Medical marijuana will hit Big Pharma hard if legalized in the United States
Following the historic move by Canada this week to legalize marijuana for recreational use, pressure is now mounting for the United States to follow suit.
Currently, marijuana is legal for medical use in just a handful of US States.
But what is holding the US back from legalizing pot for medicinal use, even if it’s not yet prepared to fully embrace it for recreation?
Answer: Money, greed, power, control etc…
Or to put it simply; Big Pharma.
The pharmaceuticals industry is one of the largest and most profitable in the world.
The legalization of an unpatentable natural product onto the market would literally cost the drug companies billions of dollars of losses.
According to Dr. John Regan, pharmaceutical companies are one of the biggest influences on the US economy and, subsequently, in US law.
It is no secret that Big Pharma has lobbied against medical (and recreational) marijuana legalization as they stand to lose a substantial amount of money.
States that have already legalized medical cannabis are already seeing the effects: prescription drug use has decreased by an average of 11 percent.
The National Academies of Science keeps track of the conditions most effectively treated with medical marijuana, and nearly all of them have high-profit prescription counterparts.
Among the conditions are glaucoma, chronic pain, nerve disorders/pain, post-traumatic stress disorder, anxiety, sleep disorders, and nausea/vomiting associated with chemotherapy.
Big Pharma is an incredibly powerful and lucrative industry.
While $18.5 billion in losses over a three year period may seem enormous, “medical cannabis would be a drop in the bucket when it comes to impacting the total pharmaceutical industry,” according to Giadha Aguirre De Carcer, founder, and CEO of New Frontier Data.
Marijuana is legal for medical purposes in 29 states
According to Vox, twenty-nine states and Washington, DC, allow marijuana for medical purposes, although their approaches can significantly differ.
Some allow medical marijuana dispensaries and home cultivation.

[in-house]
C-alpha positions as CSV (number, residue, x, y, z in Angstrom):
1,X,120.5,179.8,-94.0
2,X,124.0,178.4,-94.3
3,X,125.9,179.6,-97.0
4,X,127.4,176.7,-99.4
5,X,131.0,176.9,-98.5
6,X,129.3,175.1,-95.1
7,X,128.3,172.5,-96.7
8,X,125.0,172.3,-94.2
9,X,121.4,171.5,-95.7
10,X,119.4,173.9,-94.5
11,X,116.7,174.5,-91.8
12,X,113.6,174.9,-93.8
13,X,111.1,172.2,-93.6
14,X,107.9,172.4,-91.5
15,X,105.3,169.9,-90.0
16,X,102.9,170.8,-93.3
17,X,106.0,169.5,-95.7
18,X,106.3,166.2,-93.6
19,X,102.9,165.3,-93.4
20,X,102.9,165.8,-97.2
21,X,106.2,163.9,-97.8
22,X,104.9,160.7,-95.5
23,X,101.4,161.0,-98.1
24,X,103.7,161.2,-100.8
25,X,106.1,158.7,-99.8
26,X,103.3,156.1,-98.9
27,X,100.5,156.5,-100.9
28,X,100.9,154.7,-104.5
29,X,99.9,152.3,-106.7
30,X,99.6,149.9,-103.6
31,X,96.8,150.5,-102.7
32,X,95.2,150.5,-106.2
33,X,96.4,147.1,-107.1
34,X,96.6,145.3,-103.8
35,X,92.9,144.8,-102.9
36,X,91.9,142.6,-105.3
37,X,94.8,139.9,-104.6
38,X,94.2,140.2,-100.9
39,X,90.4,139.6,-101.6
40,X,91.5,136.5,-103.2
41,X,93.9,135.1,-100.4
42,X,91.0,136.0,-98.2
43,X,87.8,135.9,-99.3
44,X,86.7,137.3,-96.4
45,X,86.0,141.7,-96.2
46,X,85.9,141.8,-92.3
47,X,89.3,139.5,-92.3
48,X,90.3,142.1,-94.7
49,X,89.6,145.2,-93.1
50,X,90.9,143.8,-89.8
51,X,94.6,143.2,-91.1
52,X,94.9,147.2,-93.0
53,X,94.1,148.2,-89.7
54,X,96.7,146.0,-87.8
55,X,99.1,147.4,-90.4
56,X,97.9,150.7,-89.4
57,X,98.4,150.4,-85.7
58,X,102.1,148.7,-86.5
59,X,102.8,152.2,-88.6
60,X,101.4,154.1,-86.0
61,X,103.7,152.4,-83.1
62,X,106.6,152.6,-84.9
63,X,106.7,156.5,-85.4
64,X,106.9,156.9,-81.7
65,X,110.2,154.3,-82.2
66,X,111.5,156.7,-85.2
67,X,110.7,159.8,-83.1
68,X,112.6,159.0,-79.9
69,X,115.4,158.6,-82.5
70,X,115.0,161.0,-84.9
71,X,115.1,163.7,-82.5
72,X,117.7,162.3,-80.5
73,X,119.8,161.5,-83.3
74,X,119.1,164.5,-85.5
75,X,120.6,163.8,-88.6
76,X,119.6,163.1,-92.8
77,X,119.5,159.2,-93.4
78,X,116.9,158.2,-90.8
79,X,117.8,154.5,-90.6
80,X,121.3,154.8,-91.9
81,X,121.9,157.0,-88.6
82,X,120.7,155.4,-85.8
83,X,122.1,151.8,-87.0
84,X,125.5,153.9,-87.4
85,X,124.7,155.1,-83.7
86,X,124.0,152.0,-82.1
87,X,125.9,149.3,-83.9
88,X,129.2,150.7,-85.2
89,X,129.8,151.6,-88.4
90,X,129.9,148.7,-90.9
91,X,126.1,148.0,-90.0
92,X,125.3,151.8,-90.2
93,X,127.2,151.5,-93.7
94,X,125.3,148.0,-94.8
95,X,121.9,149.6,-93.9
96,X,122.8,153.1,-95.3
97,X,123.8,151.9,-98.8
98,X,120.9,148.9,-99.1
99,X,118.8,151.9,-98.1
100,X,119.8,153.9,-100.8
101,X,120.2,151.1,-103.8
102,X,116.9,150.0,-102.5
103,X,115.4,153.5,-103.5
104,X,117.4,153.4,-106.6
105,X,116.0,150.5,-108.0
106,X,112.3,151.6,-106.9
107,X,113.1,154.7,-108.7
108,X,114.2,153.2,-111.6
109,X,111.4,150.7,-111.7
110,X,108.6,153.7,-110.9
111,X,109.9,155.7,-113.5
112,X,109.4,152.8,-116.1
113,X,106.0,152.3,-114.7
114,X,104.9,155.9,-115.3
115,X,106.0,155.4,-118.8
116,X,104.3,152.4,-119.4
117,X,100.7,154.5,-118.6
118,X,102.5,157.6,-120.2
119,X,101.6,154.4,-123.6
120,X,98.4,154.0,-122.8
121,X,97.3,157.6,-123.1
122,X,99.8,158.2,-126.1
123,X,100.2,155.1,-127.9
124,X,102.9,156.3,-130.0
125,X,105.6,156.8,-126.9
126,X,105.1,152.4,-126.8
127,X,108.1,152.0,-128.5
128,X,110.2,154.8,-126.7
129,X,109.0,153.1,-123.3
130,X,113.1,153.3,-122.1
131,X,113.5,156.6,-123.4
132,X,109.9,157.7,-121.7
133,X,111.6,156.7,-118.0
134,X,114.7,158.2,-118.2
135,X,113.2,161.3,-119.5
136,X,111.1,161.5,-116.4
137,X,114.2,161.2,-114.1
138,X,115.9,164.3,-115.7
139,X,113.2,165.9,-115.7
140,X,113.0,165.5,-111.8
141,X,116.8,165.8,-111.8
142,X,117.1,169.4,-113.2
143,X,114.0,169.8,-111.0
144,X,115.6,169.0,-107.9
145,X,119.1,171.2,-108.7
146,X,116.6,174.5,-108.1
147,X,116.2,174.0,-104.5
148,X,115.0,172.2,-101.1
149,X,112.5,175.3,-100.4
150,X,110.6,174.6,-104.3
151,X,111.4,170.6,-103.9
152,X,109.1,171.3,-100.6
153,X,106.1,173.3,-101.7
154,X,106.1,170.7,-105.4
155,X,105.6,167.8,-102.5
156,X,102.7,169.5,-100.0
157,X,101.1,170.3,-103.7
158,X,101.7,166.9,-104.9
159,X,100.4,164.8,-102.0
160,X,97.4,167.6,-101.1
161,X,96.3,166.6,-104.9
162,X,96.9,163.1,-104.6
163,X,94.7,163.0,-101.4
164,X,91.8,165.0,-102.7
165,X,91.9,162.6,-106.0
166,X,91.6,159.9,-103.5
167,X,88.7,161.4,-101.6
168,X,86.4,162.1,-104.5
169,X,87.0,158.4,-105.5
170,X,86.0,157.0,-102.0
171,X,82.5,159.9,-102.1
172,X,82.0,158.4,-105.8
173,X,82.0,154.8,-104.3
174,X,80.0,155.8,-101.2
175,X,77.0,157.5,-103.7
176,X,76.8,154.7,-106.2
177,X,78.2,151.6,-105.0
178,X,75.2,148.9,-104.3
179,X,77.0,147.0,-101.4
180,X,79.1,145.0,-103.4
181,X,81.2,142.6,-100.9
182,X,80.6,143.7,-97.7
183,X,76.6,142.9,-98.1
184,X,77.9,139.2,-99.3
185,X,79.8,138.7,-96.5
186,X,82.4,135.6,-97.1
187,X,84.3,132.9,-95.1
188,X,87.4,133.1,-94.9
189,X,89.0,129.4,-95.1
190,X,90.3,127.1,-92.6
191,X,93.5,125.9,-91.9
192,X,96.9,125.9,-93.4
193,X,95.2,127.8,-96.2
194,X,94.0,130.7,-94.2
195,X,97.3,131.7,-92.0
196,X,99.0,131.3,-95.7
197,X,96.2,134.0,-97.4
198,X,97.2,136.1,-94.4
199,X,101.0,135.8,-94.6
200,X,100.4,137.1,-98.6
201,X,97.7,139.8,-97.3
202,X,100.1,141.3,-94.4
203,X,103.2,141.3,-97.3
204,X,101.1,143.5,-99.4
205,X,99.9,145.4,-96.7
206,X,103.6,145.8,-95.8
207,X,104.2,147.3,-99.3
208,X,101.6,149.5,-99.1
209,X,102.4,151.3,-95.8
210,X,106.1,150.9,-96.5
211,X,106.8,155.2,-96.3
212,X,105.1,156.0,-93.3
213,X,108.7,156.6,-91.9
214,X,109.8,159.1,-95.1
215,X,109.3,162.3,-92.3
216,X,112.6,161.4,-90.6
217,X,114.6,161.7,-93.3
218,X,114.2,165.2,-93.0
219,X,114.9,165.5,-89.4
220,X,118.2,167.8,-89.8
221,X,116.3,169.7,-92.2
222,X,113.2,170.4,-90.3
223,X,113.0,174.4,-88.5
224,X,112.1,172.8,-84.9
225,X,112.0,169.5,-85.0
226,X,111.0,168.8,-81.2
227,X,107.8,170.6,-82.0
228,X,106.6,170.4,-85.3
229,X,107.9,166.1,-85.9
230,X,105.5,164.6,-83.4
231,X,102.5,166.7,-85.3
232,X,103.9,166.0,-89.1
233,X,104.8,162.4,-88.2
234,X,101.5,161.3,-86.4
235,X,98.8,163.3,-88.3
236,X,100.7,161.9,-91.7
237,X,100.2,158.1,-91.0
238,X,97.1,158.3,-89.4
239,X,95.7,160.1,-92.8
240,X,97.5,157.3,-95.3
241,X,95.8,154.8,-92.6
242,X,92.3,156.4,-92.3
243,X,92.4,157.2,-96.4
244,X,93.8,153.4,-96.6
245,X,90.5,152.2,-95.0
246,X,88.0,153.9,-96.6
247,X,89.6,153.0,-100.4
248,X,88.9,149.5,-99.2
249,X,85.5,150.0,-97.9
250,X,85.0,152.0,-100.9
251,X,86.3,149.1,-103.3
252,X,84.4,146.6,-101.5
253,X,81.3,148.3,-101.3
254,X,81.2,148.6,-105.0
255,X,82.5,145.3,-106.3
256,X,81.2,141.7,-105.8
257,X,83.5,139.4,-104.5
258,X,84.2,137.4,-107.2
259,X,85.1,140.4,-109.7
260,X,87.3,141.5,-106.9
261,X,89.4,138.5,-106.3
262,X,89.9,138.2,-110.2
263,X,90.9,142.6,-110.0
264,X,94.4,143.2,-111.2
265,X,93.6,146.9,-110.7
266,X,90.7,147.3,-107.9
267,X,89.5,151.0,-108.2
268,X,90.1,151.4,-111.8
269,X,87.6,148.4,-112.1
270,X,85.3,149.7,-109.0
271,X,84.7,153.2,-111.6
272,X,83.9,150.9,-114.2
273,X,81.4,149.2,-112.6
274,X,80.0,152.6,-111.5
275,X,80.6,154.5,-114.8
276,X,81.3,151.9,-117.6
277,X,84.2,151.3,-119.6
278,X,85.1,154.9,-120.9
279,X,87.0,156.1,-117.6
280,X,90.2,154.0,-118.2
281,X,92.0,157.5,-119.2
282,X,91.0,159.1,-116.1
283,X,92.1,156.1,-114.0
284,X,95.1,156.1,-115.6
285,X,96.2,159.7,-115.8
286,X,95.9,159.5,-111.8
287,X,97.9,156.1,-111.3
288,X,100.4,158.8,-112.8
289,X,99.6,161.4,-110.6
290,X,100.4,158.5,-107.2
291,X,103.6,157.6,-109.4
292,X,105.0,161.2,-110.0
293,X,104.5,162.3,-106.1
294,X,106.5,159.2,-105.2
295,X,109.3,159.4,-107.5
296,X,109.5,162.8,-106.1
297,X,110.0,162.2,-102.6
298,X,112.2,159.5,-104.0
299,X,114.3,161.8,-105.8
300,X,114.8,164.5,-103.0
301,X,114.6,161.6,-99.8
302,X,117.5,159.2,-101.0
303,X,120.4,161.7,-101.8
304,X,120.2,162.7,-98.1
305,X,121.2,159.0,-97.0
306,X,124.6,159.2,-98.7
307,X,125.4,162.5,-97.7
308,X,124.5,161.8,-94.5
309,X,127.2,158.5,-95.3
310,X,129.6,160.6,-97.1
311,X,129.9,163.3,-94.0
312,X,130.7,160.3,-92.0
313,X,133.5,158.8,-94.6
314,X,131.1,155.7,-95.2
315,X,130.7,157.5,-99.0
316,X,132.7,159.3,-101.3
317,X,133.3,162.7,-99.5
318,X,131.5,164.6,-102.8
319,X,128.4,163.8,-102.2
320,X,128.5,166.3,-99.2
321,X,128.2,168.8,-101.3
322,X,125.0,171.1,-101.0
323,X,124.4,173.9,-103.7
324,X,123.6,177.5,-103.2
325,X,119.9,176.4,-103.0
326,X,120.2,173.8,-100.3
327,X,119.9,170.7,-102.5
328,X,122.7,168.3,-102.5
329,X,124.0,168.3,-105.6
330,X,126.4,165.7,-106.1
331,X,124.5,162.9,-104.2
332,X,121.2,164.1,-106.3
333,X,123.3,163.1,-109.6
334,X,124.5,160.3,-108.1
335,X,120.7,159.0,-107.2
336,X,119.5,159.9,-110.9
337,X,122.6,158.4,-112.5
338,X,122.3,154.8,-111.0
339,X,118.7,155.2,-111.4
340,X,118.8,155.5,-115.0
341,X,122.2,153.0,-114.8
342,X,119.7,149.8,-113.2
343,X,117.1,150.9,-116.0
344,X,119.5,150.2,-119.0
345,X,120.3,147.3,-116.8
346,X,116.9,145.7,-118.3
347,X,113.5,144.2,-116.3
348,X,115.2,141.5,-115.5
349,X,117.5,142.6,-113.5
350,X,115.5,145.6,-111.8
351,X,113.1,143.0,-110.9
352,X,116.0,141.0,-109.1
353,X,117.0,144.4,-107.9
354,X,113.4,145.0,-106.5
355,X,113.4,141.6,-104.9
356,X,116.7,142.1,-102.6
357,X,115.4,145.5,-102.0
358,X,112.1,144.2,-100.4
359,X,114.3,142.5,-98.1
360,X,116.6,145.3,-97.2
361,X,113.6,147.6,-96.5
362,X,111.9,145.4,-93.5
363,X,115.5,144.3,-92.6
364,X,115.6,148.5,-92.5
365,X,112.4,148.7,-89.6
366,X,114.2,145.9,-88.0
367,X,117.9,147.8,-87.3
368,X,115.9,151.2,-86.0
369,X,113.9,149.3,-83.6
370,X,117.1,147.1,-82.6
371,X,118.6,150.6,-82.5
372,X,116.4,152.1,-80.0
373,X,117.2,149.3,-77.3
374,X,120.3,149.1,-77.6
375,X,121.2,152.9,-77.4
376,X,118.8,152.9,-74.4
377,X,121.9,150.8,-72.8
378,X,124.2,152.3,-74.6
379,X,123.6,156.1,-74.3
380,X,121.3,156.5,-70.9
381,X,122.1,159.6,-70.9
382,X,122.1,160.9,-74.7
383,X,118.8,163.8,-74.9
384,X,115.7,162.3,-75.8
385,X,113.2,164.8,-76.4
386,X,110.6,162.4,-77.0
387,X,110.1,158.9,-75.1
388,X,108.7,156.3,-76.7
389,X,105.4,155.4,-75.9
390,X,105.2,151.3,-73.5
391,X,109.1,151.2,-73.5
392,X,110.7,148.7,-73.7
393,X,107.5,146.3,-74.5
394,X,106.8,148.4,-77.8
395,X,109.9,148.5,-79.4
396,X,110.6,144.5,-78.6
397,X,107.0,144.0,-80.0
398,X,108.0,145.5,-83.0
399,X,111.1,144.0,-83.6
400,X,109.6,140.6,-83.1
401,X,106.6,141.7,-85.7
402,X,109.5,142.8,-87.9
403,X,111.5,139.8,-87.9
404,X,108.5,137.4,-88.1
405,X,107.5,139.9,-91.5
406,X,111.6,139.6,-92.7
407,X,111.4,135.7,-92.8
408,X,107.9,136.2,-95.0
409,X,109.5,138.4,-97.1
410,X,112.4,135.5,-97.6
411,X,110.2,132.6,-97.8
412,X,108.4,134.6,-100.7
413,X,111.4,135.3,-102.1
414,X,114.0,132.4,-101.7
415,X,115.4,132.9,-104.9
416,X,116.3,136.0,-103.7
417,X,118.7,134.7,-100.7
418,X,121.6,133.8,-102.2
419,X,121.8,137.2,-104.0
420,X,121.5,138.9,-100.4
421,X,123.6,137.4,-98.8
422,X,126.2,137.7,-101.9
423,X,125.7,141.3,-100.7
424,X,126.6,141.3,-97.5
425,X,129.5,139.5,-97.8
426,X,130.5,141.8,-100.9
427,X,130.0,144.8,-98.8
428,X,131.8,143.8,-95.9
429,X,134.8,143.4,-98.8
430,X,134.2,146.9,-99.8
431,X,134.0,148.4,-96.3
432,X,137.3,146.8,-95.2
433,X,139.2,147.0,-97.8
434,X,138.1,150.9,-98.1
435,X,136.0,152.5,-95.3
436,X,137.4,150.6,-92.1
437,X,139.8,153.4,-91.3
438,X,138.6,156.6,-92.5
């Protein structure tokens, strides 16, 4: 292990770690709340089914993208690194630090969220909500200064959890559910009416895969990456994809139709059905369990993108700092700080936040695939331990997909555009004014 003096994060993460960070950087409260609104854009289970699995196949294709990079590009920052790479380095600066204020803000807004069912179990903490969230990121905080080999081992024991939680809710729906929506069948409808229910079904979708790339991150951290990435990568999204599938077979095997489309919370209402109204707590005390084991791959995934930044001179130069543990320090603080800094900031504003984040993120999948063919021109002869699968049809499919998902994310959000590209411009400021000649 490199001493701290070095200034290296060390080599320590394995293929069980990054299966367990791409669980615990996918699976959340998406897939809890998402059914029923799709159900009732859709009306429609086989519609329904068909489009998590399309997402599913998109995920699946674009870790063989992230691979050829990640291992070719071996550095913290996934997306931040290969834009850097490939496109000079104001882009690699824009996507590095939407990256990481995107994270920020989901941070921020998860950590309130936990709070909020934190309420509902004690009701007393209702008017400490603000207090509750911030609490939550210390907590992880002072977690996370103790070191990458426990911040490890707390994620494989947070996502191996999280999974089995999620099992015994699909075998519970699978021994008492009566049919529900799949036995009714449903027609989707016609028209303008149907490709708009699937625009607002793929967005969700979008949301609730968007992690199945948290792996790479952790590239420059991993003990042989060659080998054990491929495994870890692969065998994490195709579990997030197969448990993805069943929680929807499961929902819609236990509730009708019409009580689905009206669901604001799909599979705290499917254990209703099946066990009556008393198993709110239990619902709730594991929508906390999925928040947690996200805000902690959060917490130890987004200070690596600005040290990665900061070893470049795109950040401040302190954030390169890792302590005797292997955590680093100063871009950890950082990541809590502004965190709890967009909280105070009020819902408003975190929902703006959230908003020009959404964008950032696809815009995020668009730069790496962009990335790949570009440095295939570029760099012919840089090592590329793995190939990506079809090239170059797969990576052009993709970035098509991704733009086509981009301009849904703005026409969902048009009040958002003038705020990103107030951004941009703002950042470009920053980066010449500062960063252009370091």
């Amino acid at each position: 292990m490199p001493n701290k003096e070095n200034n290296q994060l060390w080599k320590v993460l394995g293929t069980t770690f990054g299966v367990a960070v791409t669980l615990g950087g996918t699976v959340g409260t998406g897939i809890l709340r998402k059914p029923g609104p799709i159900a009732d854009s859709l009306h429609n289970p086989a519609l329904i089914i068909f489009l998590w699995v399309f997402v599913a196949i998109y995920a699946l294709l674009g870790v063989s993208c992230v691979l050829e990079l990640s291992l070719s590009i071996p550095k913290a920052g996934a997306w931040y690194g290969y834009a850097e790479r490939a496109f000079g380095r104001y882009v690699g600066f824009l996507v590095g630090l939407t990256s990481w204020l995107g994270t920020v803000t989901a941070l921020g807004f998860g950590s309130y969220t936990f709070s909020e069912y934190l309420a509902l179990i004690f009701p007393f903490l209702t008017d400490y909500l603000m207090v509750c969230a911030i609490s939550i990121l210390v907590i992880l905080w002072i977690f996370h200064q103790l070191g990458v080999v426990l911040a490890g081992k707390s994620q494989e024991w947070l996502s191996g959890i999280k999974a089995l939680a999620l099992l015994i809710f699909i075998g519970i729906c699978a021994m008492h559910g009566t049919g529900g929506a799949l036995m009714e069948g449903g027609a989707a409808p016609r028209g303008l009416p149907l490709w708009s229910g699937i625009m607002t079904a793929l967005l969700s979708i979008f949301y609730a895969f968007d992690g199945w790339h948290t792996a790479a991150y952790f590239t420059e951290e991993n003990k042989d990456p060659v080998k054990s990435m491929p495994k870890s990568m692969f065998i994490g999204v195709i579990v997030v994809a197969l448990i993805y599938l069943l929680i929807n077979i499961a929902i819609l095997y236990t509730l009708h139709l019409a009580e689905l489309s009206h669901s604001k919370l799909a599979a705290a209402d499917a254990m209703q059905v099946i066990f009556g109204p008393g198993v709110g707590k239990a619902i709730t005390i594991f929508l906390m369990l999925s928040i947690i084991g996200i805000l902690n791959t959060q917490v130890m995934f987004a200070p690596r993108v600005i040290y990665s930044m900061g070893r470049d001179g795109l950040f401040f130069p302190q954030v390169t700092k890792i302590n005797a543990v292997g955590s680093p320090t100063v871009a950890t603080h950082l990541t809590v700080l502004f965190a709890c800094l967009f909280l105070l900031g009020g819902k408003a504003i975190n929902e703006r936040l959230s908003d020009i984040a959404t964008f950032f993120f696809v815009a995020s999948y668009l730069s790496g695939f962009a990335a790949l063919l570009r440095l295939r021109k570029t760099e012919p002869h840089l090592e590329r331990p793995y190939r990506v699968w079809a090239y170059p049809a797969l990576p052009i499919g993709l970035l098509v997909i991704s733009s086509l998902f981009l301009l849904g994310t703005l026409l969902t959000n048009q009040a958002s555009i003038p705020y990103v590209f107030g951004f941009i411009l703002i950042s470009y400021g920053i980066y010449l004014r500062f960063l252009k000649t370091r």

Others only allow home cultivation.
And a few allow dispensaries but not home cultivation.
There’s a growing body of research supporting marijuana’s use for medical purposes.
Some studies and anecdotal evidence suggest marijuana can be used for various medical problems, including pain, nausea and loss of appetite, Parkinson’s disease, inflammatory bowel disease, PTSD (post-traumatic stress disorder), epilepsy, and multiple sclerosis.
But a review of the evidence published in the Journal of the American Medical Association found little evidence for marijuana’s ability to treat health conditions outside chronic pain and muscle stiffness from multiple sclerosis.
The rationale for this is simple: Studies show medical marijuana can effectively treat chronic pain, which opioids are commonly used for.
But unlike opioids, medical marijuana cannot cause deadly overdoses.
So medical marijuana could supplant some opioid use and save some lives.
Medical marijuana legalization also has a lot of popular support: A 2010 Pew Research Center survey found that 73 percent of American voters back medical marijuana, including 80 percent of Democrats, 76 percent of independents, and 61 percent of Republicans.
But the federal government doesn’t recognize marijuana’s medical potential, largely because the studies have been small so far, and there have been no large-scale clinical trials proving pot’s medicinal value.
Behind that judgment, though, lies a bit of a catch-22: It’s long been difficult to conduct thorough studies on the medical uses of marijuana because of the drug’s prohibition and the need for approval from a federal government that hasn’t been very interested in studying marijuana’s potential benefits.
So the federal government is demanding scientific research proving marijuana has medical value, but the federal government’s restrictions make it difficult to conduct that research.
For legalization advocates, getting the federal government to acknowledge marijuana’s medical value could be a significant step forward.
For one, it would push the Drug Enforcement Administration to reclassify marijuana from a schedule 1 to a schedule 2 substance, which could relax some of the restrictions on the drug.
That alone would amount to a huge symbolic shift: After decades of scheduling marijuana in the strictest possible category, a downgrade could be taken as an acknowledgment by the federal government that its old policies have failed.